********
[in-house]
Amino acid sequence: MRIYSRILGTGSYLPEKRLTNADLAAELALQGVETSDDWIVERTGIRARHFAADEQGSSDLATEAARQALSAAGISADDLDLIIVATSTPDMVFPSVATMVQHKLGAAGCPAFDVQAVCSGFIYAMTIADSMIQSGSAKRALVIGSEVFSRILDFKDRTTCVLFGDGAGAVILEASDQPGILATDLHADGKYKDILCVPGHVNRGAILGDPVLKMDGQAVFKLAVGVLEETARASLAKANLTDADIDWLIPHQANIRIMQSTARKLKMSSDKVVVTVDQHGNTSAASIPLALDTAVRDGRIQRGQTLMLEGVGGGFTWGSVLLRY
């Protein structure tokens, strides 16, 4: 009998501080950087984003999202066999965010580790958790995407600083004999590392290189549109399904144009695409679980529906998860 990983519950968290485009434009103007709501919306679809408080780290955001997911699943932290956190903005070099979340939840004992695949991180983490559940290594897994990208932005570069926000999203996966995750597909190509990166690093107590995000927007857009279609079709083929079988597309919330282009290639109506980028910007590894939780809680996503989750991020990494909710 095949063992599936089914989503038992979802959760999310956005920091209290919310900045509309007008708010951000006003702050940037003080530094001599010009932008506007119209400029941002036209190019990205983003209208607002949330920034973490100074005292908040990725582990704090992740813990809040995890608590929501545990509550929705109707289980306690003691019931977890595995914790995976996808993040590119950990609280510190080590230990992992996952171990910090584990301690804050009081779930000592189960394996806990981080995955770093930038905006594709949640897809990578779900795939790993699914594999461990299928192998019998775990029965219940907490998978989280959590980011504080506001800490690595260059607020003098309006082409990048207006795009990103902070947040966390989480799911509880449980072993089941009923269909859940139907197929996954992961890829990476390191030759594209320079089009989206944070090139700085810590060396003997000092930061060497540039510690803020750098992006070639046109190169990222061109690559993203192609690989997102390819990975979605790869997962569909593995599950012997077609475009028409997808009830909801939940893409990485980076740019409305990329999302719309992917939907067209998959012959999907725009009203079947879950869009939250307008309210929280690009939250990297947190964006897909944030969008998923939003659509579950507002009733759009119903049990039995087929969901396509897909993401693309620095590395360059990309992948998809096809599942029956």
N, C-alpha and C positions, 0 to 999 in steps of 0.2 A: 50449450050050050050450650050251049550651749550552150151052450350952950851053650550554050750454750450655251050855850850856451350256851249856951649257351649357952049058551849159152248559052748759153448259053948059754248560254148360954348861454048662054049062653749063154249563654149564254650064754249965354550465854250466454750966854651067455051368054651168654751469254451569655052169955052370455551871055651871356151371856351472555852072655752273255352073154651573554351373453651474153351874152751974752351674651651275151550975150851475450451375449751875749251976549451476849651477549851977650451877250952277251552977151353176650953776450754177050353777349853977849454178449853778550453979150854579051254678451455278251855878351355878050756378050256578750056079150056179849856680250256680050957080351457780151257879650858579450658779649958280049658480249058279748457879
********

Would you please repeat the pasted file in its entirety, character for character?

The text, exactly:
[in-house]
Amino acid sequence: MRIYSRILGTGSYLPEKRLTNADLAAELALQGVETSDDWIVERTGIRARHFAADEQGSSDLATEAARQALSAAGISADDLDLIIVATSTPDMVFPSVATMVQHKLGAAGCPAFDVQAVCSGFIYAMTIADSMIQSGSAKRALVIGSEVFSRILDFKDRTTCVLFGDGAGAVILEASDQPGILATDLHADGKYKDILCVPGHVNRGAILGDPVLKMDGQAVFKLAVGVLEETARASLAKANLTDADIDWLIPHQANIRIMQSTARKLKMSSDKVVVTVDQHGNTSAASIPLALDTAVRDGRIQRGQTLMLEGVGGGFTWGSVLLRY
């Protein structure tokens, strides 16, 4: 009998501080950087984003999202066999965010580790958790995407600083004999590392290189549109399904144009695409679980529906998860 990983519950968290485009434009103007709501919306679809408080780290955001997911699943932290956190903005070099979340939840004992695949991180983490559940290594897994990208932005570069926000999203996966995750597909190509990166690093107590995000927007857009279609079709083929079988597309919330282009290639109506980028910007590894939780809680996503989750991020990494909710 095949063992599936089914989503038992979802959760999310956005920091209290919310900045509309007008708010951000006003702050940037003080530094001599010009932008506007119209400029941002036209190019990205983003209208607002949330920034973490100074005292908040990725582990704090992740813990809040995890608590929501545990509550929705109707289980306690003691019931977890595995914790995976996808993040590119950990609280510190080590230990992992996952171990910090584990301690804050009081779930000592189960394996806990981080995955770093930038905006594709949640897809990578779900795939790993699914594999461990299928192998019998775990029965219940907490998978989280959590980011504080506001800490690595260059607020003098309006082409990048207006795009990103902070947040966390989480799911509880449980072993089941009923269909859940139907197929996954992961890829990476390191030759594209320079089009989206944070090139700085810590060396003997000092930061060497540039510690803020750098992006070639046109190169990222061109690559993203192609690989997102390819990975979605790869997962569909593995599950012997077609475009028409997808009830909801939940893409990485980076740019409305990329999302719309992917939907067209998959012959999907725009009203079947879950869009939250307008309210929280690009939250990297947190964006897909944030969008998923939003659509579950507002009733759009119903049990039995087929969901396509897909993401693309620095590395360059990309992948998809096809599942029956």
N, C-alpha and C positions, 0 to 999 in steps of 0.2 A: 50449450050050050050450650050251049550651749550552150151052450350952950851053650550554050750454750450655251050855850850856451350256851249856951649257351649357952049058551849159152248559052748759153448259053948059754248560254148360954348861454048662054049062653749063154249563654149564254650064754249965354550465854250466454750966854651067455051368054651168654751469254451569655052169955052370455551871055651871356151371856351472555852072655752273255352073154651573554351373453651474153351874152751974752351674651651275151550975150851475450451375449751875749251976549451476849651477549851977650451877250952277251552977151353176650953776450754177050353777349853977849454178449853778550453979150854579051254678451455278251855878351355878050756378050256578750056079150056179849856680250256680050957080351457780151257879650858579450658779649958280049658480249058279748457879